“God Don’t Have No Grandma” is a song and story (song sold separately) that attempts to answer the age old question concerning the “First-ness” of God in a new and exciting way. Its complex ideas and theology are presented in a format that children can understand and assists them in pursuing the mystery that is God at whatever age they begin to inquire about His origin. This story is set in a Christian African-American home. Come along and join Sheddy for nap-time at Grandma’s house. He won’t be able to fall asleep until he gets an adequate answer about where God came from.
As adults we sometimes feel that we haven’t responded to questions of faith thoroughly, especially when it comes to ways that a child can understand. But like the grandma in this story, you don’t have to be eloquent in speech. Although she spoke broken English, she was able to relate to her grandson like no one else could. Likewise, when you are willing to use what you have been given, God will take it and endow it with life-shaping clarity.
Questions are essential for a child’s mental, physical, emotional, and spiritual development. Children can understand a lot more than we give them credit for. And the things they don’t understand, they are masters at accepting by faith. For this reason Jesus urges us to become more like them (Mark 10:13-16). So rest in the fact that God has initiated a personal relationship with your child, hence the spiritual and philosophical questions they’re asking. Our main job is to fan the flames and create an environment for God to keep engaging our children.
The LORD called Samuel. Samuel answered, “Here I am.” And he ran to Eli and said, “Here I am; you called me.” But Eli said, “I did not call; go back and lie down.” So he went and lay down. Again the LORD called, “Samuel!” And Samuel got up and went to Eli and said, “Here I am; you called me.” “My son,” Eli said, “I did not call; go back and lie down.” Now Samuel did not yet know the LORD: The word of the LORD had not yet been revealed to him. The LORD called Samuel a third time, and Samuel got up and went to Eli and said, “Here I am; you called me.” Then Eli realized that the LORD was calling the boy. So Eli told Samuel, “Go and lie down, and if he calls you, say, ‘Speak, LORD, for your servant is listening.'” So Samuel went and lay down in his place. The LORD came and stood there, calling as at the other times, “Samuel! Samuel!” Then Samuel said, “Speak, for your servant is listening.” 1 Samuel 3:4-10NIV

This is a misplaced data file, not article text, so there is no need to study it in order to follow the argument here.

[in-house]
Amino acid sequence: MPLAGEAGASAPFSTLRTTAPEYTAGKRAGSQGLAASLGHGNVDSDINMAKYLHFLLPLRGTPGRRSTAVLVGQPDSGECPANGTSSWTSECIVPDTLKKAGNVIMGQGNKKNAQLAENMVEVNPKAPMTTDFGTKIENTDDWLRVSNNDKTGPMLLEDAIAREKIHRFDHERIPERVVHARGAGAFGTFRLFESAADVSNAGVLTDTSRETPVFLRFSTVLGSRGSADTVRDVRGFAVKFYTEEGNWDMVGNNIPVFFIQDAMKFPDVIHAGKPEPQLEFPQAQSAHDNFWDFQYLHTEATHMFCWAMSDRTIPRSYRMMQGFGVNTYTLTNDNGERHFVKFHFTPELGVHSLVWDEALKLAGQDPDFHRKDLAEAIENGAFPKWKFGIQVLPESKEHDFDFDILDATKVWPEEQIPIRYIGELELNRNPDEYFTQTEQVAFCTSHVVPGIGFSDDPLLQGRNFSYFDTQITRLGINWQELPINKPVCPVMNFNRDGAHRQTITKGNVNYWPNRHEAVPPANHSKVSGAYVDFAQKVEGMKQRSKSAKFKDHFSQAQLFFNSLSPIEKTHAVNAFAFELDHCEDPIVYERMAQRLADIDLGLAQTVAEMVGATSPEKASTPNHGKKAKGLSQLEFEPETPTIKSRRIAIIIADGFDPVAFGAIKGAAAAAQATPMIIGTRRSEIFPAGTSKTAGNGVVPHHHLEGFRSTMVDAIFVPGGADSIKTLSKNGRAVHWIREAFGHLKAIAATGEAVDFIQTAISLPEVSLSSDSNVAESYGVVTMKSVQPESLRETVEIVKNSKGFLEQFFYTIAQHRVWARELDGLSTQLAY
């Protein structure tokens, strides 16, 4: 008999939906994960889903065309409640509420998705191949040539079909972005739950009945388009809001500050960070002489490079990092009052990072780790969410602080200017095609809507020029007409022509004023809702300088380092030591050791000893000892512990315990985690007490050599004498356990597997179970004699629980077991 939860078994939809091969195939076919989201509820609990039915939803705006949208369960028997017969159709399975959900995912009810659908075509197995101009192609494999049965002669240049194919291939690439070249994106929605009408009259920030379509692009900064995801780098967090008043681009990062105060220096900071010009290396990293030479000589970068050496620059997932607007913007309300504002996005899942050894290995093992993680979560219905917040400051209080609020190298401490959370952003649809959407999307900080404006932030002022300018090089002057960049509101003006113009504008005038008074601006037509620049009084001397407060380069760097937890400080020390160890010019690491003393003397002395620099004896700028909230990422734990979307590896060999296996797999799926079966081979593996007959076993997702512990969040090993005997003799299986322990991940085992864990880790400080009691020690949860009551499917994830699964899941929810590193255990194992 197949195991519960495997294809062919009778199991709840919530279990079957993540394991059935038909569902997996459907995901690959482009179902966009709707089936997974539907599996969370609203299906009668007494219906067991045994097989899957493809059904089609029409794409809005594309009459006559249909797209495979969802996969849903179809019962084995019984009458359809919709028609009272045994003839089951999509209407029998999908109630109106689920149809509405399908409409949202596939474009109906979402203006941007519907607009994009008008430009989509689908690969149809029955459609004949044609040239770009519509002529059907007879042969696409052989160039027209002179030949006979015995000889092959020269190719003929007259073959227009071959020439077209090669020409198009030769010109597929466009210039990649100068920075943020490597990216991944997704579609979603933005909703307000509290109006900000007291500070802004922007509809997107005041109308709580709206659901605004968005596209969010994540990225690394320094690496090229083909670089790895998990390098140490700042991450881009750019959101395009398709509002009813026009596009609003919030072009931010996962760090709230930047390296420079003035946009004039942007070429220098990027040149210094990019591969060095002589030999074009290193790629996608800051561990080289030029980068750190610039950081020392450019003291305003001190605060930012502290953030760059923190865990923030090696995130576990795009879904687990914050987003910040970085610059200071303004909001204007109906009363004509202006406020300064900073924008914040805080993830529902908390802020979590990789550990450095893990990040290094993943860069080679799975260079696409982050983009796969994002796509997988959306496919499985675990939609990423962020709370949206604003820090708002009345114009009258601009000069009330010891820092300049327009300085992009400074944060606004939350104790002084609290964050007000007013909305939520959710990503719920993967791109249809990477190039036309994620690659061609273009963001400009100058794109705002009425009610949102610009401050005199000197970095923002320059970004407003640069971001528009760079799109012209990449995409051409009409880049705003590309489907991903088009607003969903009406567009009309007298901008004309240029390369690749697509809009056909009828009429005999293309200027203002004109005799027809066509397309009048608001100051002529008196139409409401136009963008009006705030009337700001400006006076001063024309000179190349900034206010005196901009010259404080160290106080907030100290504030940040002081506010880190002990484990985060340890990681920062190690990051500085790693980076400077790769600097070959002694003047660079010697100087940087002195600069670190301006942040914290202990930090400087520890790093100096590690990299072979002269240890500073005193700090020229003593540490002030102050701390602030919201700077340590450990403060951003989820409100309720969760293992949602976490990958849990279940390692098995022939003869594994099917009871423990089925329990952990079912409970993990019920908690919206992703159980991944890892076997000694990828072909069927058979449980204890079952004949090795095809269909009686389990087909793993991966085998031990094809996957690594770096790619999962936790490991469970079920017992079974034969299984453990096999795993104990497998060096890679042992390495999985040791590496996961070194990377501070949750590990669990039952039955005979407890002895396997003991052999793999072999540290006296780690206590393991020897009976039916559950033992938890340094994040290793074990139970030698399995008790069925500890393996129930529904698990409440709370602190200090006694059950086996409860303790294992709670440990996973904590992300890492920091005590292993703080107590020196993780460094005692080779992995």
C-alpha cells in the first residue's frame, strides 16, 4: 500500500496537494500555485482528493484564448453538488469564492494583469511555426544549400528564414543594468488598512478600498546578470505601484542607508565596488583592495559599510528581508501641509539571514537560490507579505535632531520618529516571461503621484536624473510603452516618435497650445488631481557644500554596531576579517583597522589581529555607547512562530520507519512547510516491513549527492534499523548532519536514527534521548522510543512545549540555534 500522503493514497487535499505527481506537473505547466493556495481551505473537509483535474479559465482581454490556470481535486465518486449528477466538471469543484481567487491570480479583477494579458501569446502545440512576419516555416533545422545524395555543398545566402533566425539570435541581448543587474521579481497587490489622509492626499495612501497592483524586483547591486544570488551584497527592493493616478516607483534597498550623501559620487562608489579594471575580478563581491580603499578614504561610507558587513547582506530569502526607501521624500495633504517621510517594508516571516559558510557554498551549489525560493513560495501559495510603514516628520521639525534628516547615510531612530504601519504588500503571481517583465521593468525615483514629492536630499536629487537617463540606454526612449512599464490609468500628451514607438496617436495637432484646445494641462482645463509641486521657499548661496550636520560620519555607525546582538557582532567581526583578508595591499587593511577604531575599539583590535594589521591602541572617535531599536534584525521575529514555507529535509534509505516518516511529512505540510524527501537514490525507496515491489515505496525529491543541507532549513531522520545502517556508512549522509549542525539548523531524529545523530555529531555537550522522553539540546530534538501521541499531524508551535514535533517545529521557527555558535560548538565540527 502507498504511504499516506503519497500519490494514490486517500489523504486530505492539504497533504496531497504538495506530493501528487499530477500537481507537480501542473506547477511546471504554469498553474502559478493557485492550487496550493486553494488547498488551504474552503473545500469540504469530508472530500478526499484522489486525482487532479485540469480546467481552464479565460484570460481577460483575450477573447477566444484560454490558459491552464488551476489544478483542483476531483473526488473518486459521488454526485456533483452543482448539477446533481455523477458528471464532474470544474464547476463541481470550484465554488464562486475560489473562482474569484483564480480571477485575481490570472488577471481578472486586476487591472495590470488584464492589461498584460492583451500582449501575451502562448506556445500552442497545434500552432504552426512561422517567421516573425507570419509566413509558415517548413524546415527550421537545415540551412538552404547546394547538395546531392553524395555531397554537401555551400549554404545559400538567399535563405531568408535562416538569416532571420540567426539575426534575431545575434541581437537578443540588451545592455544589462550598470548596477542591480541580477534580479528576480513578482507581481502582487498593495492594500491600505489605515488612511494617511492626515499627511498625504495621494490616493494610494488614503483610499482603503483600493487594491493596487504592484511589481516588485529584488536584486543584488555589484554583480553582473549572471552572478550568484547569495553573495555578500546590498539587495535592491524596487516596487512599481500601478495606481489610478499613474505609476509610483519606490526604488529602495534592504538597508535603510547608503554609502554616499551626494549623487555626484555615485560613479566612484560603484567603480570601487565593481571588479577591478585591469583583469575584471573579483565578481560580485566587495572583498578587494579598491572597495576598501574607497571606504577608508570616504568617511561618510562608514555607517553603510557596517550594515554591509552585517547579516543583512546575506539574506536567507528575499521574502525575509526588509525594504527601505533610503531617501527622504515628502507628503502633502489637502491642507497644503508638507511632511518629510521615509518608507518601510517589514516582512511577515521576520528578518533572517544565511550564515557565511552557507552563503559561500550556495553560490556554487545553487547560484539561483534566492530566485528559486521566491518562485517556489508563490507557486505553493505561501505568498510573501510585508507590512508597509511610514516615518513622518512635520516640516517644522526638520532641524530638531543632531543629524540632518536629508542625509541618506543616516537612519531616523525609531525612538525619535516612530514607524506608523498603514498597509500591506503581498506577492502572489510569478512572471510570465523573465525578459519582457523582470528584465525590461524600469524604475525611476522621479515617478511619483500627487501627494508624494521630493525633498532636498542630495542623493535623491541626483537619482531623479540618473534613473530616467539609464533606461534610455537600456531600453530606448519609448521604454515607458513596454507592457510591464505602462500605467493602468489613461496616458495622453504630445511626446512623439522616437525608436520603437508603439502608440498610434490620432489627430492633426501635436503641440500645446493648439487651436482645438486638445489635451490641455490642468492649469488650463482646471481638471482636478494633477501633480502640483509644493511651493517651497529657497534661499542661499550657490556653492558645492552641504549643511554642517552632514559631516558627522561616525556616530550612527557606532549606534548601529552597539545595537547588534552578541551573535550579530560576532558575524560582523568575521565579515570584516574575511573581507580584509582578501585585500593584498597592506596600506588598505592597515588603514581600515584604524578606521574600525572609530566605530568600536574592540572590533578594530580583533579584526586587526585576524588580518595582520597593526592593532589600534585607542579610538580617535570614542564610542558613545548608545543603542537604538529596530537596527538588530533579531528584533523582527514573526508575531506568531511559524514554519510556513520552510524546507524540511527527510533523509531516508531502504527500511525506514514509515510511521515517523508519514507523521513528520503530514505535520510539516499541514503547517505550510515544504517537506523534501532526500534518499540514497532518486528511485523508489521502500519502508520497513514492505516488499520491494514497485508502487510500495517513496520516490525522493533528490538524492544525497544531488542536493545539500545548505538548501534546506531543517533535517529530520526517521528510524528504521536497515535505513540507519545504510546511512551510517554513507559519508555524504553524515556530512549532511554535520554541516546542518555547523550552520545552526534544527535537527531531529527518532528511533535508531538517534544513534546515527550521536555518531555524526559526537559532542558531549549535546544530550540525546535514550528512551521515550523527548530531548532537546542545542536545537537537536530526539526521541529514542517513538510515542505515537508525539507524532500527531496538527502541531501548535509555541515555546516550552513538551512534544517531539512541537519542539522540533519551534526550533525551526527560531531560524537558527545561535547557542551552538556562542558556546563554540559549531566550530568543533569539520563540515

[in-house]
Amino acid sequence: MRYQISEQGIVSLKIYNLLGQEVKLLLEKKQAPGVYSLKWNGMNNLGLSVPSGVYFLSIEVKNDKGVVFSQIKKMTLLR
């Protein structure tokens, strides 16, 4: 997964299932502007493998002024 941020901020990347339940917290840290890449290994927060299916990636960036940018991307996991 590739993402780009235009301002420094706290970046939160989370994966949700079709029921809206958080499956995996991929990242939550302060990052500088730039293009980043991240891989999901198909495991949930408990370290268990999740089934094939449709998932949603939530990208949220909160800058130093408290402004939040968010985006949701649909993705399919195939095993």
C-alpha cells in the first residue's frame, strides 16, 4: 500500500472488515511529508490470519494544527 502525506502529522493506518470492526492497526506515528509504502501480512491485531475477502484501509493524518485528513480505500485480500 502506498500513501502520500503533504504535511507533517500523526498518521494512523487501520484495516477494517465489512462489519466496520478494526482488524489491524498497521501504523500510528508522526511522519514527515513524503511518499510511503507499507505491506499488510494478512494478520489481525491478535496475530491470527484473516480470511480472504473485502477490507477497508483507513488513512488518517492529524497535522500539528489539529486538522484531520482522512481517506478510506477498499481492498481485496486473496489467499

Your child may or may not hear an audible voice like Samuel did but God will surely begin a dialogue with them one day. It’s what He does. Maybe they’ll hear the voice of creation (Psalm 19:1-4 / Romans 1:20) and may respond to it by asking a series of questions to you, their parent or guardian. Eli was Samuel’s guardian and could have chosen either to partner with God or work in opposition to Him. He chose to partner with God by teaching Samuel how to respond to God, thus furthering their personal relationship. This is what God is asking you to do for your child as well. It is God’s pleasure to speak with and reveal the hidden things to them (Luke 10:21).